ings of their shells; and both small and large ones may be seen, and 
these would not have grown without feeding or feed without move- 
ment, and here they would not be able to move. Leic. 9 v. 

How the northern bases of certain Alps are not yet petrified; this is 
seen clearly where the rivers which cut through them flow towards the 
north, for these cut through the strata of the living rock in the moun- 
tain heights; and where they unite with the plains these strata are all of 
clay that serves to make pots, as is seen in the Val di Lamona where 
the river Lamona as it issues from the Apennines does these same 
things in its banks. 

How the rivers have all sawn through and divided the members of 
the great Alps one from another; and this is revealed by the arrange- 
ment of the stratified rocks, in which from the summit of the moun- 
tain down to the river one sees the strata on the one side of the river 
corresponding with those on the other. How the stratified rocks of the 
mountains are all in layers of mud deposited one above another by the 
floods of the rivers. How the different thicknesses of the strata of the 
rocks are created by the different floods of the rivers, that is the greater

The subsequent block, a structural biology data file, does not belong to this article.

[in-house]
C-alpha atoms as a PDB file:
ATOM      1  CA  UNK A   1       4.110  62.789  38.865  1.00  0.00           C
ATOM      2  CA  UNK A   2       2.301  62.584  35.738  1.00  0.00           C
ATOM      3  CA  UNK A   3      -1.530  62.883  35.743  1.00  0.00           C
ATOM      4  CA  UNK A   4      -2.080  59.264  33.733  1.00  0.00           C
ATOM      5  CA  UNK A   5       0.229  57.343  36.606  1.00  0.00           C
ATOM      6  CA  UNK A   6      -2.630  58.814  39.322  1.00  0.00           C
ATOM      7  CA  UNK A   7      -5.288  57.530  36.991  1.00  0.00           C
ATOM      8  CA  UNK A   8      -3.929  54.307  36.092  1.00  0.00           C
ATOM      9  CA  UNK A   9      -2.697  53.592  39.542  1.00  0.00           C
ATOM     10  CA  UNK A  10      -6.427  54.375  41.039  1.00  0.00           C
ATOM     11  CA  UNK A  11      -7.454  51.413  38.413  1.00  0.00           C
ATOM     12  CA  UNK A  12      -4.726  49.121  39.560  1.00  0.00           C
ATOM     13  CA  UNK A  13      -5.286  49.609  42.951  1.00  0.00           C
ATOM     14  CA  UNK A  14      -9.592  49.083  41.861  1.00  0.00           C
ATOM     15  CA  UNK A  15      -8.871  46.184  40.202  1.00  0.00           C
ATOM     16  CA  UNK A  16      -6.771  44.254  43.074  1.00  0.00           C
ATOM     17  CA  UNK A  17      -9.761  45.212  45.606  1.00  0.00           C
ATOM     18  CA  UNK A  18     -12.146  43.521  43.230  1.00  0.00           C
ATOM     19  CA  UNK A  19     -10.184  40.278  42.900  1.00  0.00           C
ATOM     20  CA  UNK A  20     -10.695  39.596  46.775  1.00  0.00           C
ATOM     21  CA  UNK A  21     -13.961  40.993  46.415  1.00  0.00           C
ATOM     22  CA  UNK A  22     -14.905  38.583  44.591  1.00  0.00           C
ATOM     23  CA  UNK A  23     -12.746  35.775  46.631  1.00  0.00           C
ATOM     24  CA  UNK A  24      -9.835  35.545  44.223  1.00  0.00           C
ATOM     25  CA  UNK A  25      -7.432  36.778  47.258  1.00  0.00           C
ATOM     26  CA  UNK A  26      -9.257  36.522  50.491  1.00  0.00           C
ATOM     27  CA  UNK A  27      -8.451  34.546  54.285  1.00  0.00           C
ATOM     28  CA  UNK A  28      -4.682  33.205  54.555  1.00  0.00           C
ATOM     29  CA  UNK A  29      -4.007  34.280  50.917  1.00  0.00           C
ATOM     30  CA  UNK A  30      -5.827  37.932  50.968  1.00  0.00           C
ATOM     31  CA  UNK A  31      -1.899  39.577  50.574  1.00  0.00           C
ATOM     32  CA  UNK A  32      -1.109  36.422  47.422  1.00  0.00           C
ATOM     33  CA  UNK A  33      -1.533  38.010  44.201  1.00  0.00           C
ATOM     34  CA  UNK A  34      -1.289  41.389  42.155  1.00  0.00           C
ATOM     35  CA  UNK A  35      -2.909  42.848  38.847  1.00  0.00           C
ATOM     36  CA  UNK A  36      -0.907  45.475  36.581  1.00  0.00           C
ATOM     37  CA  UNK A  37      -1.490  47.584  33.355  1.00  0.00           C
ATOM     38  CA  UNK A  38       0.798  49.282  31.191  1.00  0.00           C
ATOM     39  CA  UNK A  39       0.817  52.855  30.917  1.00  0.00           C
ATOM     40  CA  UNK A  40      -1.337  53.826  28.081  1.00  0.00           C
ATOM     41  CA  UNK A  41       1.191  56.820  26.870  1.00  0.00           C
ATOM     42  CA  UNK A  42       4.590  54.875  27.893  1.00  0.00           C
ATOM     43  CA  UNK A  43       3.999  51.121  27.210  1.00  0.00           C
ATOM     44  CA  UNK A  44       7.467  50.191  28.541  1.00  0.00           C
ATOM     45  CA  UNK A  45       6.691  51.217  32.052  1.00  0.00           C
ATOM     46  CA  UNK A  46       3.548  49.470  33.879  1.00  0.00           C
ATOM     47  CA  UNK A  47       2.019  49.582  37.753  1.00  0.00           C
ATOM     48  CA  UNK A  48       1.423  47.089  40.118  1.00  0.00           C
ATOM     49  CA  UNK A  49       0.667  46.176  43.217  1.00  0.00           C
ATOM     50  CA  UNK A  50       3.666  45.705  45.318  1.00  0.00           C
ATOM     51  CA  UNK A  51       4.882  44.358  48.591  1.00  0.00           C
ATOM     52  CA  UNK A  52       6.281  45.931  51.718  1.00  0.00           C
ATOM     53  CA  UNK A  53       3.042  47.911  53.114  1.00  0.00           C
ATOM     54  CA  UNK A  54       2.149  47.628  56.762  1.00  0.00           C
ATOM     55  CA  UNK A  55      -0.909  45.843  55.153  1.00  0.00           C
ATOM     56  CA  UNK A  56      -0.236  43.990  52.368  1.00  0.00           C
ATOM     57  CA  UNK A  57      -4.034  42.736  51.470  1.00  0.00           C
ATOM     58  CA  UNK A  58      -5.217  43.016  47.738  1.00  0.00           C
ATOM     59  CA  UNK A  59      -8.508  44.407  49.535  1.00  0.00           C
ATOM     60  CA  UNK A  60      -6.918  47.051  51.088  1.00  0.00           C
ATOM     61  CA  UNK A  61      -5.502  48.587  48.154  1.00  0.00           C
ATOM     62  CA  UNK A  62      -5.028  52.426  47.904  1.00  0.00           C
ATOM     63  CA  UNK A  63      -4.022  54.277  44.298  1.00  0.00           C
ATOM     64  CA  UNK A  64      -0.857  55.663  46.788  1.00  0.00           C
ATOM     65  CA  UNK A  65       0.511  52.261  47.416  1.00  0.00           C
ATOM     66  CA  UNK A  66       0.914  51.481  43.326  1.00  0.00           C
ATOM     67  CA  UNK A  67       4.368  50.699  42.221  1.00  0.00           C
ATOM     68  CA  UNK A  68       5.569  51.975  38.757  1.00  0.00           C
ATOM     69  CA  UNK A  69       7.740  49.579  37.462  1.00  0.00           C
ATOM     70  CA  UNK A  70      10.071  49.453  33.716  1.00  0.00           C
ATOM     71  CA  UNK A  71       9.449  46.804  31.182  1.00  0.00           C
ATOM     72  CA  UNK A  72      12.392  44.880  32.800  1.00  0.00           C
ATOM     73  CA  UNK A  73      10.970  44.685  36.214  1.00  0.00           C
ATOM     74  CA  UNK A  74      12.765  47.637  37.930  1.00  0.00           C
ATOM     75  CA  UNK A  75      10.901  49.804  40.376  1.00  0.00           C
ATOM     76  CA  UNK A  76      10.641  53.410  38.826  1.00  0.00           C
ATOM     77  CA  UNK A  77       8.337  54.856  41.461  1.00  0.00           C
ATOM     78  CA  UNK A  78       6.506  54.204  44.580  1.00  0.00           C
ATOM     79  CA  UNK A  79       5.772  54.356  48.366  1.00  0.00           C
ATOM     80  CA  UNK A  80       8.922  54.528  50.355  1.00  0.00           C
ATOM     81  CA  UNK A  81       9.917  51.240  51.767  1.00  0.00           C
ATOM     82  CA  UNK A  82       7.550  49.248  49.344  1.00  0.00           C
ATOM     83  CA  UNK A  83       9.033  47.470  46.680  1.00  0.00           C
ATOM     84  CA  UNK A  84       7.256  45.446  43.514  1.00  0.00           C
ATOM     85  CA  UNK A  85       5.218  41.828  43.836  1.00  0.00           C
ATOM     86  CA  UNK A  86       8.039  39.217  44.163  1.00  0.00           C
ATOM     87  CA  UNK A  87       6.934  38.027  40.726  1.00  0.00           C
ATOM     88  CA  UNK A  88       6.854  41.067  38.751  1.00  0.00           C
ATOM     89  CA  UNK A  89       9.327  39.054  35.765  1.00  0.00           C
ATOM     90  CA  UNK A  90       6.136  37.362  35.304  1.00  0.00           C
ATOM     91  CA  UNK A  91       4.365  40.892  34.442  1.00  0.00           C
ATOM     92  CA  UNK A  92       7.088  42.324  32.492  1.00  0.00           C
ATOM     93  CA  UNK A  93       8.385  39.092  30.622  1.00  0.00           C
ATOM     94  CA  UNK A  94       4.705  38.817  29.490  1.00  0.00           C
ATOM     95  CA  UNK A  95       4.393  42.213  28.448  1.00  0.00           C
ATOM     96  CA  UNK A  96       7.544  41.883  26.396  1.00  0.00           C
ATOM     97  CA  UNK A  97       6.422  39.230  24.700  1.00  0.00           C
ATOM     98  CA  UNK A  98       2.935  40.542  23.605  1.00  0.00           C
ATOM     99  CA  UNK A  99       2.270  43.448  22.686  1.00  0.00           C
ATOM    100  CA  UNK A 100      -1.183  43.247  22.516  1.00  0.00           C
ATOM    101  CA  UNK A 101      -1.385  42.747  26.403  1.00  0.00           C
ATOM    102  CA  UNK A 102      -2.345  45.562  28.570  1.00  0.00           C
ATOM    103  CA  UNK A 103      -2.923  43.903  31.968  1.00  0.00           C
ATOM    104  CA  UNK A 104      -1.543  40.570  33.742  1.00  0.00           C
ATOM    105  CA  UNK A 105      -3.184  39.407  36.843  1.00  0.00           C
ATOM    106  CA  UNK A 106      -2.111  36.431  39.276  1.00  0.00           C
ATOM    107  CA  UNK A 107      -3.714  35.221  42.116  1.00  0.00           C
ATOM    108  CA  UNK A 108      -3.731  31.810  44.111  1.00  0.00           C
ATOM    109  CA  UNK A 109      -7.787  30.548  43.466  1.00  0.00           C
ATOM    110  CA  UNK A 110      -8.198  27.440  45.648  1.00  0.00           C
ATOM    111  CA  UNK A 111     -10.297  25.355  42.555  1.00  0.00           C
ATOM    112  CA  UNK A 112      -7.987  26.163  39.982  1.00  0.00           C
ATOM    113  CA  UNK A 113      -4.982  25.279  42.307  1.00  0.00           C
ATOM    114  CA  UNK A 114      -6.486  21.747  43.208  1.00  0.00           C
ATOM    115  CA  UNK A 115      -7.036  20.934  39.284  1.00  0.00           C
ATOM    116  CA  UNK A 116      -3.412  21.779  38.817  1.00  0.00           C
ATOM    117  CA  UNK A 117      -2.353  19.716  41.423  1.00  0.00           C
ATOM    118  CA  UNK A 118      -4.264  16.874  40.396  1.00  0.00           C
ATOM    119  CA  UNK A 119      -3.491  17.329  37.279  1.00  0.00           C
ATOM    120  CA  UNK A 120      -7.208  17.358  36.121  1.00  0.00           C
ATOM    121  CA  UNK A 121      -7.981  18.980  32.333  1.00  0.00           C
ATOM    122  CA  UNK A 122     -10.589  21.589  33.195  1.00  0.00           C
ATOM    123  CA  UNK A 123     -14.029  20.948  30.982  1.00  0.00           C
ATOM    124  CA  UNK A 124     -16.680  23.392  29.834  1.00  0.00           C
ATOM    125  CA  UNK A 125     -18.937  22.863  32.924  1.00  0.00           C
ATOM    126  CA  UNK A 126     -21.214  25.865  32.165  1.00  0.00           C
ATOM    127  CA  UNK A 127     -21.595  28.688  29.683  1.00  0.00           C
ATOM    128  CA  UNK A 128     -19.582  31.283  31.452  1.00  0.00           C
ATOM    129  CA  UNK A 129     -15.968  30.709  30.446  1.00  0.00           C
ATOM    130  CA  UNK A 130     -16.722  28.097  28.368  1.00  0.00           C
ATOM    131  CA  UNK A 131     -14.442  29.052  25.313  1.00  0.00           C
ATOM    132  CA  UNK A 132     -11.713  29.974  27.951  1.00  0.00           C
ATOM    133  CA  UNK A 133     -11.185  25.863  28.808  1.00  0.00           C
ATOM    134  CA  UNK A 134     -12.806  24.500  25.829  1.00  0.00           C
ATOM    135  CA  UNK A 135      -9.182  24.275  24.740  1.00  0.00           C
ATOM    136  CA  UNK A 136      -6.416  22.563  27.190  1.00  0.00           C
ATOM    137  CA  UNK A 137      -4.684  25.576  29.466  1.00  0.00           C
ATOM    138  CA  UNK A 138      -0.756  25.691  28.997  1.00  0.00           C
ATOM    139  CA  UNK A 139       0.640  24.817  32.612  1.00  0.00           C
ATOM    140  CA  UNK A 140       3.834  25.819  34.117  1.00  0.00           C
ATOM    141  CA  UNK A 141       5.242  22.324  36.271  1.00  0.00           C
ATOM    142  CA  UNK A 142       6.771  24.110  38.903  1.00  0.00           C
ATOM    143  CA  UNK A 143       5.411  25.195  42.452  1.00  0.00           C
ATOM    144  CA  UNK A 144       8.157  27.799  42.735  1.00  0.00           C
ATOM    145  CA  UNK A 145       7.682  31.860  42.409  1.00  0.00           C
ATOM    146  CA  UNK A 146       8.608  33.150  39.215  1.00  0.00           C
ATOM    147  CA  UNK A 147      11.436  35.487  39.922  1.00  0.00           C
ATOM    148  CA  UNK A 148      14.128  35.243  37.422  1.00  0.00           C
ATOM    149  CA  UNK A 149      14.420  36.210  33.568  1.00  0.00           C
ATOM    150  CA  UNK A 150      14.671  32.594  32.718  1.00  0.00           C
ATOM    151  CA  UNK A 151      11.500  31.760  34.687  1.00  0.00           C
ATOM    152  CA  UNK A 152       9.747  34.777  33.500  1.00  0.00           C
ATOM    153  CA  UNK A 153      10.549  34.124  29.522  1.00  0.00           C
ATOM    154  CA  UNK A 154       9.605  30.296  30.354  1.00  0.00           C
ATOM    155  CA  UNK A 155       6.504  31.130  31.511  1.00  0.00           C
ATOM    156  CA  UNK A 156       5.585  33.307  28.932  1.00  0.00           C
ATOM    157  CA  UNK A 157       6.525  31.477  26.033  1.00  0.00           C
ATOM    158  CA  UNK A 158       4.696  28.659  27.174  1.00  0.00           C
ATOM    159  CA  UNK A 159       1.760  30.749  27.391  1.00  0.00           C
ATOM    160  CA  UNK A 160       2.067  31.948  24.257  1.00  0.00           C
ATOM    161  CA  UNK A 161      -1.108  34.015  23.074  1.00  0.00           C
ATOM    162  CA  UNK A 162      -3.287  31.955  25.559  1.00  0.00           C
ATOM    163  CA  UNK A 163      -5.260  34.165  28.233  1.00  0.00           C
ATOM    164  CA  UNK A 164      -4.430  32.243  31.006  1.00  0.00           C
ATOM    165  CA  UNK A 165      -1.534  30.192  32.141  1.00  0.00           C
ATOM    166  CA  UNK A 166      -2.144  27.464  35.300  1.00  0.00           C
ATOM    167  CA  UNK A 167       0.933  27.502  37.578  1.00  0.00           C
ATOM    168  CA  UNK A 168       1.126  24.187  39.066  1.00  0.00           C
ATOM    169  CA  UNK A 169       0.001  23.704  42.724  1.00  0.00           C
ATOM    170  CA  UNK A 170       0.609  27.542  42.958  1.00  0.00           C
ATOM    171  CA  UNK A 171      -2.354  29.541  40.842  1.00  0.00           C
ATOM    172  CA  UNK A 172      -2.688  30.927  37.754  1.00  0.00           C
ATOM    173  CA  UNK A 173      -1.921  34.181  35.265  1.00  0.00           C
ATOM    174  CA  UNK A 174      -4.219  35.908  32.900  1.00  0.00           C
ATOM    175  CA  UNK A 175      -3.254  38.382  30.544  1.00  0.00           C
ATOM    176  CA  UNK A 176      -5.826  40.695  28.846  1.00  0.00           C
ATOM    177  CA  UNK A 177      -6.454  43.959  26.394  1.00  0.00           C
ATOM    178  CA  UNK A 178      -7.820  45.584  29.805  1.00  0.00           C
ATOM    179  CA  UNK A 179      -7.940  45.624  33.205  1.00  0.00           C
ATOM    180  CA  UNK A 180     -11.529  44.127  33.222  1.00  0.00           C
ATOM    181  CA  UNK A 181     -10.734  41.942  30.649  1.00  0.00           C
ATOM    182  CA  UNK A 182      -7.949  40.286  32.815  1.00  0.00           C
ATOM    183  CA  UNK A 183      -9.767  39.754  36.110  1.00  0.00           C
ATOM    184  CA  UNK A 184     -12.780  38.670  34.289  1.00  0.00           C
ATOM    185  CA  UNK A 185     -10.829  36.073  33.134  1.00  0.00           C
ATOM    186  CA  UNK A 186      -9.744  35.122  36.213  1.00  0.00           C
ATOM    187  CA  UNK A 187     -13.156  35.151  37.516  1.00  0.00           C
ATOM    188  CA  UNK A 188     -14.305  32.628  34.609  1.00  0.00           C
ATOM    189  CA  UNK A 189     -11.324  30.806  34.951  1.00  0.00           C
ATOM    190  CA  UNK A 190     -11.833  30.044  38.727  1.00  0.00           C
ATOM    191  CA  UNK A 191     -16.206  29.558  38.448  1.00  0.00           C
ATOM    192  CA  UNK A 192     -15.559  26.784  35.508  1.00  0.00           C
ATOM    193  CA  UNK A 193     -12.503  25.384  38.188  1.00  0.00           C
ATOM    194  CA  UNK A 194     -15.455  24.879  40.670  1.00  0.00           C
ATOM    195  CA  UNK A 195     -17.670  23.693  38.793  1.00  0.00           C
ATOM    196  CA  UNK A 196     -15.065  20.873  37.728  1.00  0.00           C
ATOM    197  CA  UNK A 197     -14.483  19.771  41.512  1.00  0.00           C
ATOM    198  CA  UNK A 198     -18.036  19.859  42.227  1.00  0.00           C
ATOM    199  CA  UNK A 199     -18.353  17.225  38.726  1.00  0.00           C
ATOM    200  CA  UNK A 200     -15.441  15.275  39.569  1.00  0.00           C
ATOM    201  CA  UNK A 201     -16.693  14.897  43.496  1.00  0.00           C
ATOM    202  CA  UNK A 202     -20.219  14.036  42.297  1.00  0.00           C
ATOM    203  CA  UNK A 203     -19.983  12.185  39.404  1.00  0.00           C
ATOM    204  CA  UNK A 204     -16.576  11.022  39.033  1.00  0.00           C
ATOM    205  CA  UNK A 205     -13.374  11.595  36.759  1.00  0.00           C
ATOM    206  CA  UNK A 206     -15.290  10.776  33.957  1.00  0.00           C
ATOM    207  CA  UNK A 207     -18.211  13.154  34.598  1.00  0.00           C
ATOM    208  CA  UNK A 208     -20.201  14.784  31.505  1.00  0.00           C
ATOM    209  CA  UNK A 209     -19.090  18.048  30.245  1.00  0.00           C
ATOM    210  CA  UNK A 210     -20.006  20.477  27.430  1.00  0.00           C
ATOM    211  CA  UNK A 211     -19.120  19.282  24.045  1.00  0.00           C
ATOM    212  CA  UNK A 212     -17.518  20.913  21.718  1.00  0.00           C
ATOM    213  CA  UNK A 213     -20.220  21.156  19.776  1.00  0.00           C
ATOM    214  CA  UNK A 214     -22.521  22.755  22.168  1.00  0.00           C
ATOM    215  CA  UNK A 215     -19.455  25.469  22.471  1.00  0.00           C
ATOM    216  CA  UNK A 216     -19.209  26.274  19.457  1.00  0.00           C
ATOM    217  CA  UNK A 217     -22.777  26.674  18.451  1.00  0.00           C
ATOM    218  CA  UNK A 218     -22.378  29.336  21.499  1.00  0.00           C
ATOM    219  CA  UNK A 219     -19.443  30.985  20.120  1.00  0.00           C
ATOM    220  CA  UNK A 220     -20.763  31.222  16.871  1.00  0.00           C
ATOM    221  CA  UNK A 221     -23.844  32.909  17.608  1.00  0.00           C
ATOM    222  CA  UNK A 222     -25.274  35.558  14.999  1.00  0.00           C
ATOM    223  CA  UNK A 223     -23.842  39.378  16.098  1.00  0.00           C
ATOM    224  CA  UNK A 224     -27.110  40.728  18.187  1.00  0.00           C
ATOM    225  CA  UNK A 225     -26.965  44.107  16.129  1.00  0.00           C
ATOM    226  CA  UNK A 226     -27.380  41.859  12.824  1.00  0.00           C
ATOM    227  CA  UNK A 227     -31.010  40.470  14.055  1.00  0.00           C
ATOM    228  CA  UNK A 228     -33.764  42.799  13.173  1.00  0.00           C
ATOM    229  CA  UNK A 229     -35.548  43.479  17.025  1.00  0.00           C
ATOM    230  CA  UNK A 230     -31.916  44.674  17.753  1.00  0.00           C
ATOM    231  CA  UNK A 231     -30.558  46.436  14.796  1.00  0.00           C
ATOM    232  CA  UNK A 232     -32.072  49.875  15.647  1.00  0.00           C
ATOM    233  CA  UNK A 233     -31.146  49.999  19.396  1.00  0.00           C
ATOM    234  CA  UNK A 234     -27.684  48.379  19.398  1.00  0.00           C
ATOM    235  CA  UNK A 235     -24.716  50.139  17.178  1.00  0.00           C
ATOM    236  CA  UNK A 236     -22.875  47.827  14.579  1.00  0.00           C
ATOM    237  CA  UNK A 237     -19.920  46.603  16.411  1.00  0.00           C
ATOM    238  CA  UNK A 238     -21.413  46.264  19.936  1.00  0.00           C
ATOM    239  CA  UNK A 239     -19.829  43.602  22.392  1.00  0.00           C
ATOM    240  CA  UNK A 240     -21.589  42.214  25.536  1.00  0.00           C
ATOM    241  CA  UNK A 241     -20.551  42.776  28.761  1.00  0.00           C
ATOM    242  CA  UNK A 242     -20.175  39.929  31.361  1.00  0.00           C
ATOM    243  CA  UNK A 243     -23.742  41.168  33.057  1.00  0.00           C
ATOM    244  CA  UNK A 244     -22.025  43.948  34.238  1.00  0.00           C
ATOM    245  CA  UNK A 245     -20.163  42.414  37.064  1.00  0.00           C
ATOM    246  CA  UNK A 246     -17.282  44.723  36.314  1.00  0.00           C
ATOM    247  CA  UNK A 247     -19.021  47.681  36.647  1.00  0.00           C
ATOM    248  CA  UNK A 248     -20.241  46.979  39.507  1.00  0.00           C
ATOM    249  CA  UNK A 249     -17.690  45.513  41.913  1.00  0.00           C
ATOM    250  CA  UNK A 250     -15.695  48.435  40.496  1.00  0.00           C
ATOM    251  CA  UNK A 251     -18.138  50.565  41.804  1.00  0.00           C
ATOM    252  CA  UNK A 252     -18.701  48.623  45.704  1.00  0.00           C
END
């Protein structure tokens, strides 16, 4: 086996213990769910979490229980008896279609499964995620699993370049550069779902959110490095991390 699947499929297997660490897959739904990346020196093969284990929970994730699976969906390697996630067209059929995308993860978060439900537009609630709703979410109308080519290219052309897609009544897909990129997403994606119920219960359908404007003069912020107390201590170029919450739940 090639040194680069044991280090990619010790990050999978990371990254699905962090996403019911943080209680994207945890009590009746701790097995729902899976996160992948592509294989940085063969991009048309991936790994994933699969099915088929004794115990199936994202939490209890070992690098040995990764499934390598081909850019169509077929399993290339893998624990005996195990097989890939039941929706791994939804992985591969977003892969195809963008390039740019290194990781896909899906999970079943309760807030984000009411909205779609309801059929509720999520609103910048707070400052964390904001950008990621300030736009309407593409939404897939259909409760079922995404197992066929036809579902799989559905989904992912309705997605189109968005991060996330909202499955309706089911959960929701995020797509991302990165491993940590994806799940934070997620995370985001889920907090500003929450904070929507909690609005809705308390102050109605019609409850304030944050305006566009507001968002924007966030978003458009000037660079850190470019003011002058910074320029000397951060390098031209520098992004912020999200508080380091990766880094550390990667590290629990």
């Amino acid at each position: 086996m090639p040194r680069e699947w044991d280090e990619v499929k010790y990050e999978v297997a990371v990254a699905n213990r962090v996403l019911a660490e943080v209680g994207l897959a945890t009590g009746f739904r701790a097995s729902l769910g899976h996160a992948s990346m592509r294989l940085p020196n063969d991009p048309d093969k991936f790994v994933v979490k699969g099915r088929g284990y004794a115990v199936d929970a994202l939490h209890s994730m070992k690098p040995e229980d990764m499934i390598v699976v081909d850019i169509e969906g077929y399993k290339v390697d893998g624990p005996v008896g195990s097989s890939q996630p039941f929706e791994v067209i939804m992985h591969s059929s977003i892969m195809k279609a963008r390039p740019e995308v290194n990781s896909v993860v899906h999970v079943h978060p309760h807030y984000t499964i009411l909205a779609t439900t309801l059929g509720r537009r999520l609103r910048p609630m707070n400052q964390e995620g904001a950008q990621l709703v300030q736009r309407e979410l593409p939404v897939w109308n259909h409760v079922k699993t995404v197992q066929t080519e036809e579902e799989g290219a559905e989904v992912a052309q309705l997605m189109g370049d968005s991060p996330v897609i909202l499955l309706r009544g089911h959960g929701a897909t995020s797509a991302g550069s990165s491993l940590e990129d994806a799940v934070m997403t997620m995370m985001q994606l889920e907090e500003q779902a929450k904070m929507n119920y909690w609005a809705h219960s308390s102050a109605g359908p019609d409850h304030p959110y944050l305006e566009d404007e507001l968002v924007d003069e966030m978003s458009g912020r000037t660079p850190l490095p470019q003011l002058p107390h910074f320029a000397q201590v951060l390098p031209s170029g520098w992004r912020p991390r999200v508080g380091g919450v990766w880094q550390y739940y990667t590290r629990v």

and the less floods. 

How between the various layers of the stone are still to be found the 
tracks of the worms which crawled about upon them when it was not 
yet dry. How all the marine clays still contain shells, and the shell is 
petrified together with the clay. Of the stupidity and ignorance of those 
who imagine that these creatures were carried to such places distant 
from the sea by the Deluge. 

How another set of ignoramuses maintain that nature or the heavens 
have created them in these places through celestial influences; as 
though in those places one did not find the bones of fishes which have 
taken a long time to grow; as though one could not count on the shells 



or cockles and snails the number of the months and years nl their lives, 
fust as one can on the horns of bulls and wethers and in the ramifica- 
tion of plants when they have never been cut in any part. And having 
shown by these signs that the length of their life is evident, it must 
needs be admitted that these animals could not live without the power 
of movement in order to seek their food, and we cannot see that they